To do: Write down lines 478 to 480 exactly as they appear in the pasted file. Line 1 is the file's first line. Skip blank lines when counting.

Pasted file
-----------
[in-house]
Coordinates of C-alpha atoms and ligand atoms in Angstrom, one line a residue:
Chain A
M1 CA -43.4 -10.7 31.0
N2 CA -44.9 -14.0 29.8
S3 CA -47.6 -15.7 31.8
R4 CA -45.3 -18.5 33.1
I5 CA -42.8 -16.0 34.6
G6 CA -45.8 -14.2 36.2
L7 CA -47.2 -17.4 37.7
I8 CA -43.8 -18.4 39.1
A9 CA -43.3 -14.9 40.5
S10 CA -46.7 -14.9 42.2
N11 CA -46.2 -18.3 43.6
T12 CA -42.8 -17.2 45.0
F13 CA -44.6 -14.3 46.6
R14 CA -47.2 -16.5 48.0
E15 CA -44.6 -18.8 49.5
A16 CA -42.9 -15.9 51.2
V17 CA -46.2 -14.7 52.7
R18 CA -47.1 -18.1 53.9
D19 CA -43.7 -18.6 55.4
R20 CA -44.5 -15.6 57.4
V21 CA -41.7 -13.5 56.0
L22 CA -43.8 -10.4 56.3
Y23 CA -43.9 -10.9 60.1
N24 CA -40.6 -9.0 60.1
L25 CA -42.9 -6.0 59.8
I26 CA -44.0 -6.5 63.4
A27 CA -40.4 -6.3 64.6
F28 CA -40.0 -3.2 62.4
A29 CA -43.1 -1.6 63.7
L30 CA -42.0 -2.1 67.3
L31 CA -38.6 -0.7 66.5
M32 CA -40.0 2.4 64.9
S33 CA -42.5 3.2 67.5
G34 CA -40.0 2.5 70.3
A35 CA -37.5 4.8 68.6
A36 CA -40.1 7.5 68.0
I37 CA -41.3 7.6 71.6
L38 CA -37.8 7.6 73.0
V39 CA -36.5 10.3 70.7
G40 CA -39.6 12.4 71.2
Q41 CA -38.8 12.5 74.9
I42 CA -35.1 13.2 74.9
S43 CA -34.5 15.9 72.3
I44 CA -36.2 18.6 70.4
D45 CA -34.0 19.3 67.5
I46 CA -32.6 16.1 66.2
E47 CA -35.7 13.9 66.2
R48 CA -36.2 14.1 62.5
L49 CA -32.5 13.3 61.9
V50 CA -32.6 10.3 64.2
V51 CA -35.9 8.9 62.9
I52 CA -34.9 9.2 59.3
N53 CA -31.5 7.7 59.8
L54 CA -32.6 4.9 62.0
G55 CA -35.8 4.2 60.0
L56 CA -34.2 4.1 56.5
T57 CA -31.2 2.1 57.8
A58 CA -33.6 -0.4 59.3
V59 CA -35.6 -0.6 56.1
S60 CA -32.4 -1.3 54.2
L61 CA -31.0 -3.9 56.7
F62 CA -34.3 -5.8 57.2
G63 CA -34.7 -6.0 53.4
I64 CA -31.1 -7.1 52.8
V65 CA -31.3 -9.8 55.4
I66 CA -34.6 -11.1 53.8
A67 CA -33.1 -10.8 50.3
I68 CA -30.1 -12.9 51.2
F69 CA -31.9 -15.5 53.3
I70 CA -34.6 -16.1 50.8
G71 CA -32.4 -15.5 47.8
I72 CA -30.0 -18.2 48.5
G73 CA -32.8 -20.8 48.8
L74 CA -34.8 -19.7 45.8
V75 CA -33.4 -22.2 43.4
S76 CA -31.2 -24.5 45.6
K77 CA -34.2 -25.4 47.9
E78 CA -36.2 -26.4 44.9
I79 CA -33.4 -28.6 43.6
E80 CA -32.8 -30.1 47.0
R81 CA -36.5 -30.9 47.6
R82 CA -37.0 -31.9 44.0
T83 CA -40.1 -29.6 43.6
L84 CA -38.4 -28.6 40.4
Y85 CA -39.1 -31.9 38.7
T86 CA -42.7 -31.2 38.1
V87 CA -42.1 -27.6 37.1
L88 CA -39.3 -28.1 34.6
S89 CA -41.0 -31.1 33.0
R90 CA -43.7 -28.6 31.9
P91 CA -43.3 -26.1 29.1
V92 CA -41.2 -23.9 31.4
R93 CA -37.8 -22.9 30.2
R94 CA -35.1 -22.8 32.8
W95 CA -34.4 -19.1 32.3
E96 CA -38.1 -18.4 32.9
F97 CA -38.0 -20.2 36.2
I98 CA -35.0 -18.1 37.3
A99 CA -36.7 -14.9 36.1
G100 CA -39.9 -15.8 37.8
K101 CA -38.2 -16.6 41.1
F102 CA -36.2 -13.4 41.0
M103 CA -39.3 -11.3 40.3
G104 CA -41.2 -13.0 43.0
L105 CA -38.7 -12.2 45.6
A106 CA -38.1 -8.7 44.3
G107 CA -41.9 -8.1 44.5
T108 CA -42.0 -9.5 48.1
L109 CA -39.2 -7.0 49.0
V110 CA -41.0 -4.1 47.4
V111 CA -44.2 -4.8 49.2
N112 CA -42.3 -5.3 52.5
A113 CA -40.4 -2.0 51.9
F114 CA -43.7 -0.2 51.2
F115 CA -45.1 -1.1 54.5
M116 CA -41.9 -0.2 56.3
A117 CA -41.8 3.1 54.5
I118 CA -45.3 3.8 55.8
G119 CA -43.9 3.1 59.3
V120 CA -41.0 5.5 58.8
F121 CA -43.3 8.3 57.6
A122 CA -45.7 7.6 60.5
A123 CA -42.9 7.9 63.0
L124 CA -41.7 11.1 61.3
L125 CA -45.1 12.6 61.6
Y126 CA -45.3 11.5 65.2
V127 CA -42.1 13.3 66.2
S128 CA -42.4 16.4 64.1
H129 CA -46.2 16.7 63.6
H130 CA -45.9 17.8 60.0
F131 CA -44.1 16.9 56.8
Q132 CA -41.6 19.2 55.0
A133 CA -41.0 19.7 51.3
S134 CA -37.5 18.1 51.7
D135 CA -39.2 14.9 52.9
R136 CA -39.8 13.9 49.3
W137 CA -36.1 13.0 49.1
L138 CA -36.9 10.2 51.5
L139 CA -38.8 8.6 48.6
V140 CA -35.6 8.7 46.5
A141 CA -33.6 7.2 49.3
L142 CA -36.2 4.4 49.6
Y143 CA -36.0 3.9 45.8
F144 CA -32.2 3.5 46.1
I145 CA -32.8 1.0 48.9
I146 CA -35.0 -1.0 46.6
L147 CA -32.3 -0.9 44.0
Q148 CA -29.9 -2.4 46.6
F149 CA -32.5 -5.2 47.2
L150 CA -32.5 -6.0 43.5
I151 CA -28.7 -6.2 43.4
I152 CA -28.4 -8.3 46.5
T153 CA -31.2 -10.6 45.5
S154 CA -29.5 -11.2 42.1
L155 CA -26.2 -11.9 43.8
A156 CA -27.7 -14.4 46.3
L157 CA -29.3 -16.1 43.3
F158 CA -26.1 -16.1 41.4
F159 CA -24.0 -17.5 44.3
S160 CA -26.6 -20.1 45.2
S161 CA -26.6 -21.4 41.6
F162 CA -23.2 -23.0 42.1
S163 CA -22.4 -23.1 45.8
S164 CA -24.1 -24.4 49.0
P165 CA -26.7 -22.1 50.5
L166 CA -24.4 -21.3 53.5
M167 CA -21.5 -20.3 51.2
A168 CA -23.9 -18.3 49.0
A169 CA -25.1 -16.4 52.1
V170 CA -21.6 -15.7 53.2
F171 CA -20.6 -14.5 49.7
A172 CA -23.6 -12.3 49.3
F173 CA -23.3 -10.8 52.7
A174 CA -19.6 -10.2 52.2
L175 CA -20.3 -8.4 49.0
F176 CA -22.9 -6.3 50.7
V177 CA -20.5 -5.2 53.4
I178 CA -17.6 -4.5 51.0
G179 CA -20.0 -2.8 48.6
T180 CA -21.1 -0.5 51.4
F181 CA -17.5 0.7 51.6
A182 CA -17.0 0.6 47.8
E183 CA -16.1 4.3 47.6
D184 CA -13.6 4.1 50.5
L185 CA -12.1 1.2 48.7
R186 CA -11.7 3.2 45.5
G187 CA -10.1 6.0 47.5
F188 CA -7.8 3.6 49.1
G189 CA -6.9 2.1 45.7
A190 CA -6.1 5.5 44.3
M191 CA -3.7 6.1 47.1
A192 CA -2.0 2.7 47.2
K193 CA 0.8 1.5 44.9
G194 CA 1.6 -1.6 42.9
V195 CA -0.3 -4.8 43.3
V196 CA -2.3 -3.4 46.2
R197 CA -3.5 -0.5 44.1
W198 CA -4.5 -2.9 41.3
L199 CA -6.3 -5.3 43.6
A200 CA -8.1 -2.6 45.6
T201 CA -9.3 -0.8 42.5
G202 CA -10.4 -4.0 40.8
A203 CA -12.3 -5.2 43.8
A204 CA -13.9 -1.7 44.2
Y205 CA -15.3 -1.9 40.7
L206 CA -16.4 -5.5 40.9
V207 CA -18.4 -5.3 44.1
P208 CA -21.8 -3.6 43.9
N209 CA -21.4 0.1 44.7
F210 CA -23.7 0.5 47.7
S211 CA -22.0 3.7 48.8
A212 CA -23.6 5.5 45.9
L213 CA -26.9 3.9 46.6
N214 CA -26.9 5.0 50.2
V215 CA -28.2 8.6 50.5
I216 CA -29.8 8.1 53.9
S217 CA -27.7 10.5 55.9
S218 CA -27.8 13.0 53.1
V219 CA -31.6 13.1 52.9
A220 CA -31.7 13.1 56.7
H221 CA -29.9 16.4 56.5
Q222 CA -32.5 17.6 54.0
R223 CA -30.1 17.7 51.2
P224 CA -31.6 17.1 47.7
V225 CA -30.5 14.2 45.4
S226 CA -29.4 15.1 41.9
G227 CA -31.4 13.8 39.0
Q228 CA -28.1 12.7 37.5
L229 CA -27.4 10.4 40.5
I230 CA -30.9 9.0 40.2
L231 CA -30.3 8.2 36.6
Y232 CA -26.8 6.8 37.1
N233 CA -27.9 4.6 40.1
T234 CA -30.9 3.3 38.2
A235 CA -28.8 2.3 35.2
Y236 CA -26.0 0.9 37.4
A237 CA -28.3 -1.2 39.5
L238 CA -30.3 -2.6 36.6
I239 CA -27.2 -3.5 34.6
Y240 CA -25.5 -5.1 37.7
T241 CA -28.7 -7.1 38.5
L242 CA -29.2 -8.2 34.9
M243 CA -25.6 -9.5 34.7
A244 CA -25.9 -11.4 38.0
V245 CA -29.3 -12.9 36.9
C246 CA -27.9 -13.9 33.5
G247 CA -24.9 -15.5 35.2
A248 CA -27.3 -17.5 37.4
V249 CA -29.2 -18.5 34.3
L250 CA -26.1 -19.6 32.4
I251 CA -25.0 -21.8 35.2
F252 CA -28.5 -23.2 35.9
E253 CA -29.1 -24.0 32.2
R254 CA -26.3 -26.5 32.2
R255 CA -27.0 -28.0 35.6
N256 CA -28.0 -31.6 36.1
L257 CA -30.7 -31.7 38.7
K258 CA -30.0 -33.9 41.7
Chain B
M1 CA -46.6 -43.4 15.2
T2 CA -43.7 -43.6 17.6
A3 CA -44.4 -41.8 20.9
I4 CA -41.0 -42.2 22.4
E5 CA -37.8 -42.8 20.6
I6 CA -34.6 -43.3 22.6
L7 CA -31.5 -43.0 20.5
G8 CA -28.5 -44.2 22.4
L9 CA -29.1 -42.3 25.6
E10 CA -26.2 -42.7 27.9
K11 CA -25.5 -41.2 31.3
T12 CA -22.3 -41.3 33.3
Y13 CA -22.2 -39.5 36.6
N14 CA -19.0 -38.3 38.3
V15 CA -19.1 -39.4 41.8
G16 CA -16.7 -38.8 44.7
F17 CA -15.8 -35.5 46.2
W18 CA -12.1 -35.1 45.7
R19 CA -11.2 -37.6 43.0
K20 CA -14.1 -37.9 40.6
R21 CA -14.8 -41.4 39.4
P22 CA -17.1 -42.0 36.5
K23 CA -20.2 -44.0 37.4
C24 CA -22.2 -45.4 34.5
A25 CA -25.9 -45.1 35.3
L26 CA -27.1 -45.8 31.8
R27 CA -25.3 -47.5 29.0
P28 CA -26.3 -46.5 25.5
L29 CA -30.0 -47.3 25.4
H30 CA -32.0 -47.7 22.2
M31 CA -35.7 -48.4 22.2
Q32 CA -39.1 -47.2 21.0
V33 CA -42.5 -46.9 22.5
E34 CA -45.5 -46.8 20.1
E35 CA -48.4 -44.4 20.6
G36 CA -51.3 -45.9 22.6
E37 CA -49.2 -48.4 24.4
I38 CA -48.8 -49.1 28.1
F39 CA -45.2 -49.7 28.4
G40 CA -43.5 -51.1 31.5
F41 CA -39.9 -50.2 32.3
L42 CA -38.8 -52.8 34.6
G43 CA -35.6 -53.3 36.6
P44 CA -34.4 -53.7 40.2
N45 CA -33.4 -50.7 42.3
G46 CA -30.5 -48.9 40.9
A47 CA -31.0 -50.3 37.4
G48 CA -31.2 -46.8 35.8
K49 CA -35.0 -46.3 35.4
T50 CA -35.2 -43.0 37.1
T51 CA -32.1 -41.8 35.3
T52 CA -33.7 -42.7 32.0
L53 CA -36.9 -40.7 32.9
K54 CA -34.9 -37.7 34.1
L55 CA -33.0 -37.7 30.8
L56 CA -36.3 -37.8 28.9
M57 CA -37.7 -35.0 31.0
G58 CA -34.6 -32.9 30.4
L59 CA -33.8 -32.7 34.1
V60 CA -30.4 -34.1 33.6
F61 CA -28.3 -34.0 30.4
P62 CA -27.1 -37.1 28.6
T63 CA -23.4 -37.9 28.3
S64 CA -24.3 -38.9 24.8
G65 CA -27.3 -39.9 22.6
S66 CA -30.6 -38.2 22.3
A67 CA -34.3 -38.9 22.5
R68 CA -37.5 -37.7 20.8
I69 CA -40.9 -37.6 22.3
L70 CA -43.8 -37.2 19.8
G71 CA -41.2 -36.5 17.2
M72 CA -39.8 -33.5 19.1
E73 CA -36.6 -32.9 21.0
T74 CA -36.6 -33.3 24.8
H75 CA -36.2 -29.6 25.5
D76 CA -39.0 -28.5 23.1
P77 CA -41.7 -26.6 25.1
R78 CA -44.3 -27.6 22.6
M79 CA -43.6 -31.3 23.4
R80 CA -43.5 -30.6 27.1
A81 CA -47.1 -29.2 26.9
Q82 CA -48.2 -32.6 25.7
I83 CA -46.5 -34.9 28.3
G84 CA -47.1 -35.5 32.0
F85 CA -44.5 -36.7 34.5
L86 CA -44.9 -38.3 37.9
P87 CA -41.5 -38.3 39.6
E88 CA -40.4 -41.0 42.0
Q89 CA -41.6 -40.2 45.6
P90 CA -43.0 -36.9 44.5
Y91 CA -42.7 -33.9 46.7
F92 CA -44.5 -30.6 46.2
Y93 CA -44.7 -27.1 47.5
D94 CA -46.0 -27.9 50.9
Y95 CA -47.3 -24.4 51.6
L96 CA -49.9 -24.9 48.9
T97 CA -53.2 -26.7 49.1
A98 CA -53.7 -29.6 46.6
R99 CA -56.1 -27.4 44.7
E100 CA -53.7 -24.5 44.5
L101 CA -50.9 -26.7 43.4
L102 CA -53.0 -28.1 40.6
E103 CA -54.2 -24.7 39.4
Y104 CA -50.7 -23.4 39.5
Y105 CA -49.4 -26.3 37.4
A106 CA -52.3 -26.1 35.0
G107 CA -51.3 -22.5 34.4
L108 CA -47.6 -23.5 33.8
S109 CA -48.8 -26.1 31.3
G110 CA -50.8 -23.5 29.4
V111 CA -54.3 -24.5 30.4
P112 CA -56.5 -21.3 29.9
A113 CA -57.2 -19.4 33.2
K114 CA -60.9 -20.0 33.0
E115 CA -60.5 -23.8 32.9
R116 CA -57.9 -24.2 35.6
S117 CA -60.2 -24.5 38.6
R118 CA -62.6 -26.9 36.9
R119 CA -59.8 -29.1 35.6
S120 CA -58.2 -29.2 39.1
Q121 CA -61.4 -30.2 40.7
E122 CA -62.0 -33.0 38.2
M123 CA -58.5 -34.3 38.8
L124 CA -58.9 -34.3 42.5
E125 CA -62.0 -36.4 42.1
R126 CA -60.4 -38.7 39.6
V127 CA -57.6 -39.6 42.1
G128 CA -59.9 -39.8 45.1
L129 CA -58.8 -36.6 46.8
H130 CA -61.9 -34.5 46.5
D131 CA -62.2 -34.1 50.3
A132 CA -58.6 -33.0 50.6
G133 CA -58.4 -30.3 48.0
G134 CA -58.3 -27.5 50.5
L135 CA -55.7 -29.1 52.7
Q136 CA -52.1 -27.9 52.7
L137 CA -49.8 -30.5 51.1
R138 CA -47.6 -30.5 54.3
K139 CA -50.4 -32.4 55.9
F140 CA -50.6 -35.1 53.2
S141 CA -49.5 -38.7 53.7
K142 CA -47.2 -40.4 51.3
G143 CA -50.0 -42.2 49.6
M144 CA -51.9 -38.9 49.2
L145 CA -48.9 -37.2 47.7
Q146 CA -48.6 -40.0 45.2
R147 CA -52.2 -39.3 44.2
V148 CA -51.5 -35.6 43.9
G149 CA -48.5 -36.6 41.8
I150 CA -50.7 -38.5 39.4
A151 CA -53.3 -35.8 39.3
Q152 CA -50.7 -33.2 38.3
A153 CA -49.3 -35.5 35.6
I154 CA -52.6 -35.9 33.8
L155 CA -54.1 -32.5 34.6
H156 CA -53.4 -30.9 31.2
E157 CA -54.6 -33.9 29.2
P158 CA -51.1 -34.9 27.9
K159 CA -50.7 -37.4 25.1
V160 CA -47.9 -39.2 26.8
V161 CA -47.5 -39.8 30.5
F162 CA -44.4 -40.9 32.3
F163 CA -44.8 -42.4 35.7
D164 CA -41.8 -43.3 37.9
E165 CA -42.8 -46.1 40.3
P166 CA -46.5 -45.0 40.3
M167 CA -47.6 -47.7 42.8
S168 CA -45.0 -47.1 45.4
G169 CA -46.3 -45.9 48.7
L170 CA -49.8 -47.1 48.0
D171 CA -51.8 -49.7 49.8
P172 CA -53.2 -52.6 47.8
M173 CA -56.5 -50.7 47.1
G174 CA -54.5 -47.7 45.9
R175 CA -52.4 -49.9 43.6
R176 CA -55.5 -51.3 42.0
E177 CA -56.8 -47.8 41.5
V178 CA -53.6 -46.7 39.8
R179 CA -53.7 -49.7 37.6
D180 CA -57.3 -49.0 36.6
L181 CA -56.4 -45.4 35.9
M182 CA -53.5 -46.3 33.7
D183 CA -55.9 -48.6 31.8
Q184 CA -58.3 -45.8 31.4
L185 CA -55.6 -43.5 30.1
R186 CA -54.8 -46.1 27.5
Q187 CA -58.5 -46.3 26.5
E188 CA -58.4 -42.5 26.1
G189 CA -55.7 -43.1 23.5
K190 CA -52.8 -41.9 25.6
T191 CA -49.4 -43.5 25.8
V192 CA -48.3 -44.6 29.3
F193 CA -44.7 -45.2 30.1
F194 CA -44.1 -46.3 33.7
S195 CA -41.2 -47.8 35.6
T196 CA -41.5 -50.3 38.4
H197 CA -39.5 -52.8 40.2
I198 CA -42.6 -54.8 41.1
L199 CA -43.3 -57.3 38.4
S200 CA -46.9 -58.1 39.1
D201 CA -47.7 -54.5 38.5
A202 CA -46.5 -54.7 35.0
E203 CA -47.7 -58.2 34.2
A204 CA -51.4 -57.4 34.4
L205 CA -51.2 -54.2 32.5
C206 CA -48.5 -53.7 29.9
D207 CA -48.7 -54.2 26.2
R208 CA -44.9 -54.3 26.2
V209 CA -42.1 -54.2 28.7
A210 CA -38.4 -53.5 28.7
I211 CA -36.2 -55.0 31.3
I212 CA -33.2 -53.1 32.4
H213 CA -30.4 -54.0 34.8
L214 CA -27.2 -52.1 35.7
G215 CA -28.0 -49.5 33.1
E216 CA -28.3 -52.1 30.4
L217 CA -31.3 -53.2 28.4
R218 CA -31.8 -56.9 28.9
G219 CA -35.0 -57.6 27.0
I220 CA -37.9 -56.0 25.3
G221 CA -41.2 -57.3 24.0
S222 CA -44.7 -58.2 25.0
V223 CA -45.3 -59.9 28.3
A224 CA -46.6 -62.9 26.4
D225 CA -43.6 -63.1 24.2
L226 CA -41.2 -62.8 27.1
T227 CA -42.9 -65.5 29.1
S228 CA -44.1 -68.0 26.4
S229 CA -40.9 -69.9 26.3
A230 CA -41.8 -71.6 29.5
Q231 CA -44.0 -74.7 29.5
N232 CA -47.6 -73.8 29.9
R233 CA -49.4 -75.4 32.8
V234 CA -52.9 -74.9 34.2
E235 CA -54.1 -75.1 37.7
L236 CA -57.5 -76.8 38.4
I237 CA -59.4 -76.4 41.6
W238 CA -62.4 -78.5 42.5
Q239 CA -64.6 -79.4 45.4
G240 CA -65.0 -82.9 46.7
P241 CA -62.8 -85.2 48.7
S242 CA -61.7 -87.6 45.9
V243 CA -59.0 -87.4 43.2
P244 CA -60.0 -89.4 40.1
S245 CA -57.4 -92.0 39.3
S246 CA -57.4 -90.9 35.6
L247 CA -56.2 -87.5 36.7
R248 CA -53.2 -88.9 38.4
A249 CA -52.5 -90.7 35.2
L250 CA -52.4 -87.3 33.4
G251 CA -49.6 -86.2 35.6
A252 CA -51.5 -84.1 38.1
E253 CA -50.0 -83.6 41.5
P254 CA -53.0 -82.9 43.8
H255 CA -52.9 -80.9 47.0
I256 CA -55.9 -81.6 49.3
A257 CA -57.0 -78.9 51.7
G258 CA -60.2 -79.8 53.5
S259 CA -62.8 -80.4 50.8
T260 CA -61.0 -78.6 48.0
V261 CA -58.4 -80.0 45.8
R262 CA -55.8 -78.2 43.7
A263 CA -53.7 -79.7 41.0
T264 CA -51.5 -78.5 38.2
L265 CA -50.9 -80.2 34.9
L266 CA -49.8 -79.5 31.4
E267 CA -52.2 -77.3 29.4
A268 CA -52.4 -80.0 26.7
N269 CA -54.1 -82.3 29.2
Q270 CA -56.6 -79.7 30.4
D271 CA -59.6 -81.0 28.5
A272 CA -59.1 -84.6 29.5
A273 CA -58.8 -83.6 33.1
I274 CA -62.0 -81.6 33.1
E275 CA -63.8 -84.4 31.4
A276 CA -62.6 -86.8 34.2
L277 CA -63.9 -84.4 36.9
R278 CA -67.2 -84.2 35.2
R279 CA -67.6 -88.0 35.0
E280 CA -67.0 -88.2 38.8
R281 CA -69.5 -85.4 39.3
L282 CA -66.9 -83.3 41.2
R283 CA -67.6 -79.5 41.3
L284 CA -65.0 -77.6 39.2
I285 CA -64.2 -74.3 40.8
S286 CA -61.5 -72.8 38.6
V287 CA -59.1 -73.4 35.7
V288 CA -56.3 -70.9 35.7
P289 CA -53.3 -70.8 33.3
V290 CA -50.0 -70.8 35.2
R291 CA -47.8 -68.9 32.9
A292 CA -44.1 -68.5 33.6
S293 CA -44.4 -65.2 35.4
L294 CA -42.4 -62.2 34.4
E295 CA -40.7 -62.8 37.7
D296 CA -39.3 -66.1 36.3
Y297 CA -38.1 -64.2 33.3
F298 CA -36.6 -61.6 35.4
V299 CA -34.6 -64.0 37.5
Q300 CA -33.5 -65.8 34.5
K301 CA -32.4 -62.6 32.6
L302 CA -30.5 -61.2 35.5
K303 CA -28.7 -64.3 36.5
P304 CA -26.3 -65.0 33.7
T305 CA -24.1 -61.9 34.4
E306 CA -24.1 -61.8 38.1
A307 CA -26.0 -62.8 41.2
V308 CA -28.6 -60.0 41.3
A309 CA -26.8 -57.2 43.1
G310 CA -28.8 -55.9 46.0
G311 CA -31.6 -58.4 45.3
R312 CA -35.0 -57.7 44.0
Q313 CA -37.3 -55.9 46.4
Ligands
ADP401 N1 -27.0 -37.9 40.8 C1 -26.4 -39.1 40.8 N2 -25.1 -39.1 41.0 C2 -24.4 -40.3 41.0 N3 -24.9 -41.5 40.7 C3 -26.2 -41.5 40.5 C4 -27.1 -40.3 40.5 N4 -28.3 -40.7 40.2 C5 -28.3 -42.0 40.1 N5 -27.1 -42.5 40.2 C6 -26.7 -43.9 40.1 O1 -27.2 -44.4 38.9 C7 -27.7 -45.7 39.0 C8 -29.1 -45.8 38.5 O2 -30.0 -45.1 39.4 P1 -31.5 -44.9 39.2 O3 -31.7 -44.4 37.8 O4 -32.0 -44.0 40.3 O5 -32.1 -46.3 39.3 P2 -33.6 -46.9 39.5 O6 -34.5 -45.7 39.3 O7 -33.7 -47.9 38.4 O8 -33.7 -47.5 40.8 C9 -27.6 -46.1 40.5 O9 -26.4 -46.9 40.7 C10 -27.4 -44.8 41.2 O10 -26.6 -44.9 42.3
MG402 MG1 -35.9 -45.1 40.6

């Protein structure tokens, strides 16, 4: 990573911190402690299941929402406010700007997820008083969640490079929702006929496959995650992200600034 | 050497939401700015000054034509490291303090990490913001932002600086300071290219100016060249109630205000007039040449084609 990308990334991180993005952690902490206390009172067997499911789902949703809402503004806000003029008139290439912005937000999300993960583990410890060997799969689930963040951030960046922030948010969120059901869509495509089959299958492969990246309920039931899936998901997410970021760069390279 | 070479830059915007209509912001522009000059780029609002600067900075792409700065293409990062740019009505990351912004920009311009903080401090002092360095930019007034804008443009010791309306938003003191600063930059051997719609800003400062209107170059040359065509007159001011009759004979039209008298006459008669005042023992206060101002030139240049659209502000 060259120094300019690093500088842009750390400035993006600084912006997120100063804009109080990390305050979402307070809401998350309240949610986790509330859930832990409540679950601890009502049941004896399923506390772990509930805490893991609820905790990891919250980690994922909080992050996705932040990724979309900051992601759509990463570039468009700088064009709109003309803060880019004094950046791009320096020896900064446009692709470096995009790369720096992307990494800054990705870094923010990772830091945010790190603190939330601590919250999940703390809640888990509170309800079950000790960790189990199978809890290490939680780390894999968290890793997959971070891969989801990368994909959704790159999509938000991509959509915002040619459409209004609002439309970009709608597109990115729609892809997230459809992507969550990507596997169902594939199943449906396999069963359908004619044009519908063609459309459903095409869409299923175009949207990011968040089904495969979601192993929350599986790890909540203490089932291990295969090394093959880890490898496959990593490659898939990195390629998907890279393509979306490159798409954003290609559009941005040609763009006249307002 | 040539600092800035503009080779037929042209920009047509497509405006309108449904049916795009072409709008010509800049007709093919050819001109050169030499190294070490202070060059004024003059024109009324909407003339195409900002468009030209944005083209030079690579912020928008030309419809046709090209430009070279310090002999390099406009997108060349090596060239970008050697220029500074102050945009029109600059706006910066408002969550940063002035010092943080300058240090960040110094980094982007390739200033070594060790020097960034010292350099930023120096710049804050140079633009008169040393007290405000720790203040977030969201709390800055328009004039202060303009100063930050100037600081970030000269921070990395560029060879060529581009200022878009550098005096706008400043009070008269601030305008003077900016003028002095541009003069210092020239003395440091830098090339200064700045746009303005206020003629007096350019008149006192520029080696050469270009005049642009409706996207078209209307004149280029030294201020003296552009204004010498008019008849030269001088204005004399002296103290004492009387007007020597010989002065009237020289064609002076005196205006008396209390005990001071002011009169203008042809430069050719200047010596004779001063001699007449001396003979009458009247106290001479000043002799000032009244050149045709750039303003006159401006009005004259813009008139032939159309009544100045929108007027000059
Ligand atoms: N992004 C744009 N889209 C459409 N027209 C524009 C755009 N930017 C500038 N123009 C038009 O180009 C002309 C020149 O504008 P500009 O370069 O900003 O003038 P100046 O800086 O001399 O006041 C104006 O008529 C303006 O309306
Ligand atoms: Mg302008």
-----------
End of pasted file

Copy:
E216 CA -28.3 -52.1 30.4
L217 CA -31.3 -53.2 28.4
R218 CA -31.8 -56.9 28.9